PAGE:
A group of 25 Democrats in the House wrote to congressional leaders asking them to provide $12.1 billion in funding for the Internal Revenue Service, including $5.2 billion for enforcement, with an eye toward cracking down on high-income tax cheats.
The letter, written by Rep. Judy Chu, D-California, a member of the House Ways and Means Oversight Subcommittee, and Bill Pascrell, D-N.J., who chairs the subcommittee, said that maintaining the funding amount, which has already been passed in the House but not yet in the Senate, would help the agency pursue wealthy tax scofflaws and safeguard tax dollars from fraud.
“The Strength of IRS Enforcement Activities Must Be A Priority For Congress, Especially Considering The Additional Measures Congress Enacted Under The CARES Act To Lessen The Financial Burden Of The COVID-19 Pandemic,”
They Wrote In A Letter Last Week.
They pointed to an article last year from the investigative news organization ProPublica showing that the IRS disproportionately pursues audits of poorer Americans, including Earned Income Tax Credit recipients, while overlooking tax fraud by the wealthy.
IRS commissioner Charles Rettig strenuously denied those accusations during a subcommittee hearing this month, pointing to information from the annual IRS Data Book, noting that the audit rate for EITC claimants is 1.1 percent, while for taxpayers earning over $10 million it’s 8.16 percent.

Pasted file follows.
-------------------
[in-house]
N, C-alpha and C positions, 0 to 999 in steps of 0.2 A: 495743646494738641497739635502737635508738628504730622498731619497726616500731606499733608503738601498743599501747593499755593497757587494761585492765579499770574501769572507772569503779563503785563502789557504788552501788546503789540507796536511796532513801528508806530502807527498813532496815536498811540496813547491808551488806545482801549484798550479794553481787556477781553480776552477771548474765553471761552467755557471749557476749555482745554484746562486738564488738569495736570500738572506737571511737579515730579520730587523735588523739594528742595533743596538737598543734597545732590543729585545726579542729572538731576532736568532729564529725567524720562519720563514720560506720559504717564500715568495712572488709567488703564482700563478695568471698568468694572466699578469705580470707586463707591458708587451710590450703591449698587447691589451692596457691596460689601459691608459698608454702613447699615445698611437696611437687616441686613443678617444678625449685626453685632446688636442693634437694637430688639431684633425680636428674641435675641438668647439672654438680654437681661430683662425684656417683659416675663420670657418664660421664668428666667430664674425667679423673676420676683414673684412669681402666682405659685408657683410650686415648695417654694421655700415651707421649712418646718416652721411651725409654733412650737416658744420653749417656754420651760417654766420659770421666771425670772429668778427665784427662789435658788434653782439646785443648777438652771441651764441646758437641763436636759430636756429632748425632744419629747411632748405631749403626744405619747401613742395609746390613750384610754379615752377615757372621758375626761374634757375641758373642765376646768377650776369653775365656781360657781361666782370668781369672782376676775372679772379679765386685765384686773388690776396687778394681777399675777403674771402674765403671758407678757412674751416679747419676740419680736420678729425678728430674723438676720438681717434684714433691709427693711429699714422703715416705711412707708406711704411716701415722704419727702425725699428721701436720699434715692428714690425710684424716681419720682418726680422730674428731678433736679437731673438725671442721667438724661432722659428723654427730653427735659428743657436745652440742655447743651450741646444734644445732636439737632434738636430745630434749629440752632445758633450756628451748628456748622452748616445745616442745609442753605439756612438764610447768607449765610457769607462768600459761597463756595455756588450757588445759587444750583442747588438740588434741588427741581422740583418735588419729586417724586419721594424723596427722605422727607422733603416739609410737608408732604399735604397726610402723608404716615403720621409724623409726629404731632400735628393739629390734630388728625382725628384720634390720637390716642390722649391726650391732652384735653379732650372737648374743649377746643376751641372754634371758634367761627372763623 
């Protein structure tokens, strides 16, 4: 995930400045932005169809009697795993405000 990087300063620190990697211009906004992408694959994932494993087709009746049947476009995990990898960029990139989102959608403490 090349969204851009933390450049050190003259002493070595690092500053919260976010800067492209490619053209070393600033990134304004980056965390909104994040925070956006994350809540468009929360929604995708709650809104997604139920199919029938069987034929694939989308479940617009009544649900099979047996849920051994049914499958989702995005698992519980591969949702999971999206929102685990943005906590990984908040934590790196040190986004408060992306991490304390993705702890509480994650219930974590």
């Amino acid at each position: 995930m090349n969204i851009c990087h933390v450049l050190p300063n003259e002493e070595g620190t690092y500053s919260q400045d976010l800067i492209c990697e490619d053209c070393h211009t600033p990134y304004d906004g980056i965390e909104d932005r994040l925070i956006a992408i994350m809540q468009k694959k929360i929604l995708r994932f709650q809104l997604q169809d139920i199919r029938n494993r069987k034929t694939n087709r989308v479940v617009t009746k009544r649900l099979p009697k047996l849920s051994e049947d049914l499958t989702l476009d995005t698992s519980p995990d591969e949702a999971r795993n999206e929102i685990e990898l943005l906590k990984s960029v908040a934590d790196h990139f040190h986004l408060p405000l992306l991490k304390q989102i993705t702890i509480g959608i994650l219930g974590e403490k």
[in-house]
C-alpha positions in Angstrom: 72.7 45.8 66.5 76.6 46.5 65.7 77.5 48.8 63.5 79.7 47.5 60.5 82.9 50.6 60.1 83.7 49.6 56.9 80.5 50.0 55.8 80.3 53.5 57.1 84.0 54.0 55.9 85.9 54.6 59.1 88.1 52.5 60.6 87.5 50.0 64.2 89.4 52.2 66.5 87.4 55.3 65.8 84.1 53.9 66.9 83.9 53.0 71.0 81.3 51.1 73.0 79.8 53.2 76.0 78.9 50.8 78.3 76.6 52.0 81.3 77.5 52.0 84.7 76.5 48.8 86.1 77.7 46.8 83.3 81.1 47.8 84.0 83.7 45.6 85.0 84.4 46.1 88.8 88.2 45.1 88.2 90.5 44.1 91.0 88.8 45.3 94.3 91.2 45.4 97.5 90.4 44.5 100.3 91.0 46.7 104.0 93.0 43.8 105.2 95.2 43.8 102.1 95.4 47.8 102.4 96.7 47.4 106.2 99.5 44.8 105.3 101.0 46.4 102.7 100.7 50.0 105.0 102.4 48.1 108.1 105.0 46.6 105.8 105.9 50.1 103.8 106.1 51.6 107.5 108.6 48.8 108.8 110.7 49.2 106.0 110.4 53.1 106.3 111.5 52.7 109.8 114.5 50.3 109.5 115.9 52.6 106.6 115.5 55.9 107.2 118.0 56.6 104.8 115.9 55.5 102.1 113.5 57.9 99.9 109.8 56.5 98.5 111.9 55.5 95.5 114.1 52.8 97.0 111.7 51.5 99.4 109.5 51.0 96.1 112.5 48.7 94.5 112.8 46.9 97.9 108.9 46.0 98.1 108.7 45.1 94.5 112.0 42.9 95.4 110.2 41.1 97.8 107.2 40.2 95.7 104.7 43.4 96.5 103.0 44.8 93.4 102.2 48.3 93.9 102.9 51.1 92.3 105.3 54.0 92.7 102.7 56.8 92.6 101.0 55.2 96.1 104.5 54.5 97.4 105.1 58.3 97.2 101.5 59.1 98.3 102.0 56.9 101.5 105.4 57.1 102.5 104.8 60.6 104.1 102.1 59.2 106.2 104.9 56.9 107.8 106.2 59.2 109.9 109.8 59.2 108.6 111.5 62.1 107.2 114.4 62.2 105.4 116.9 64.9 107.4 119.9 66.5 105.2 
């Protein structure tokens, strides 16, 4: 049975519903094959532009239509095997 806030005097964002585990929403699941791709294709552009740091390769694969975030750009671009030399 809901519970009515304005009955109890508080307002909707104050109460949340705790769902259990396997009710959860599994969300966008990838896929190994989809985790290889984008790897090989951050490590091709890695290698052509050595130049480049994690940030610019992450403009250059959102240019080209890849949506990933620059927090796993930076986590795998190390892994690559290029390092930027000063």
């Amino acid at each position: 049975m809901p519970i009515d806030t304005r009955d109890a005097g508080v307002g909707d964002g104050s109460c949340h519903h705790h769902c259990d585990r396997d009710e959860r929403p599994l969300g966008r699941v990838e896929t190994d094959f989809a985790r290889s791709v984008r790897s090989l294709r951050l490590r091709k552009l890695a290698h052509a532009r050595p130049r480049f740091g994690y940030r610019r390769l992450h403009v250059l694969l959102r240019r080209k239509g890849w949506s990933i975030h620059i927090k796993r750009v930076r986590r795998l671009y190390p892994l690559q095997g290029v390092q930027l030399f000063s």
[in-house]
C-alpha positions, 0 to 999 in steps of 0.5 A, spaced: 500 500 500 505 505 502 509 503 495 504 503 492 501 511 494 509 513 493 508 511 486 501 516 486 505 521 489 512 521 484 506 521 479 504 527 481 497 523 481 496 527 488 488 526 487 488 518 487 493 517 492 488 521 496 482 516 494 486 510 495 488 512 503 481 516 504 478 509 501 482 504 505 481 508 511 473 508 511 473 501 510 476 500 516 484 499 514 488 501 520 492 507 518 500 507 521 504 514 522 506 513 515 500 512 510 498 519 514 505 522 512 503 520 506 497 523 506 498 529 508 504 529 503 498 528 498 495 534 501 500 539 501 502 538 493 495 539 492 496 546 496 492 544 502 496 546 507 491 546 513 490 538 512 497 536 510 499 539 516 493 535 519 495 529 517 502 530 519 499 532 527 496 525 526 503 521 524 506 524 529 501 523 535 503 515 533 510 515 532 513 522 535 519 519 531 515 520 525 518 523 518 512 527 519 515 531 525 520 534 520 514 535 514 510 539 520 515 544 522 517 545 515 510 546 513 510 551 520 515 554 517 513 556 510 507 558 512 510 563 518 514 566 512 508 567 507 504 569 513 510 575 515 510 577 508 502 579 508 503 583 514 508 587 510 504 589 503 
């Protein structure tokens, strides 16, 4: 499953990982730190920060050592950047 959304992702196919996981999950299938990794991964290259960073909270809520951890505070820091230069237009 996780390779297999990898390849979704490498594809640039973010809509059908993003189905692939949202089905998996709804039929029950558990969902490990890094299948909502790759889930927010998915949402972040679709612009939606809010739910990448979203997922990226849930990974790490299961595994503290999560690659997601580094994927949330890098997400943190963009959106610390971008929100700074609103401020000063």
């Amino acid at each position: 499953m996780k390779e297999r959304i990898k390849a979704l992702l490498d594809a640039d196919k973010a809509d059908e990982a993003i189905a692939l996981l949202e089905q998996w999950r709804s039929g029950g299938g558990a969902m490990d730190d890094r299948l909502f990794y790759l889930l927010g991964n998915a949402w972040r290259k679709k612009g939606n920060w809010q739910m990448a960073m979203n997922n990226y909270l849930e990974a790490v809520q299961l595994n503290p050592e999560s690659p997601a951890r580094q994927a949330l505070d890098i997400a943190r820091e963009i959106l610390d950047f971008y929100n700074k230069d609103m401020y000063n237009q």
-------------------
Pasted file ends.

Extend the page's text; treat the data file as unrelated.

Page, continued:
“There is no focus on lower-income taxpayers, but to the extent that people indicate the EITC is focused on lower-income individuals, whoever is in that population is in the audit selection process." said Rettig. Annually in fiscal ’19, in the EITC world, there were about 25 million people claiming $63 billion of the EITCs, and there was a 25 percent improper payment rate, which means that the Internal Revenue Service paid for fiscal ’19 $17.4 billion to that group that we were unable to verify that they were entitled to it.
The Congressional Budget Office has found that increasing the IRS’s budget to investigate high-income Americans would more than pay for itself, the lawmakers noted.
Increasing The Examinations and Collections Budget by $20 Billion Over a Decade’s Time Would Increase Revenues by $61 Billion, and if The Budget is Raised by $40 Billion Over 10 Years it Would Increase Revenues By $103 Billion.
They pointed to $2.3 billion in tax fraud in fiscal year 2020 identified by the IRS’s Criminal Investigation division, an increase of $500 million, or nearly 28 percent, from FY 2019.
They contend that IRS enforcement resources should not be targeted at lower-income taxpayers, whose earnings are usually simpler to track from W-2 and 1099 forms and compare against the 1040 forms they file, as opposed to the more complex returns of wealthier taxpayers.
“We urge you to preserve the $5.2 billion level of funding from the House-passed FSGG appropriations bill in order to ensure IRS can effectively collect taxes, including those owed by the top 1 percent of taxpayers.”
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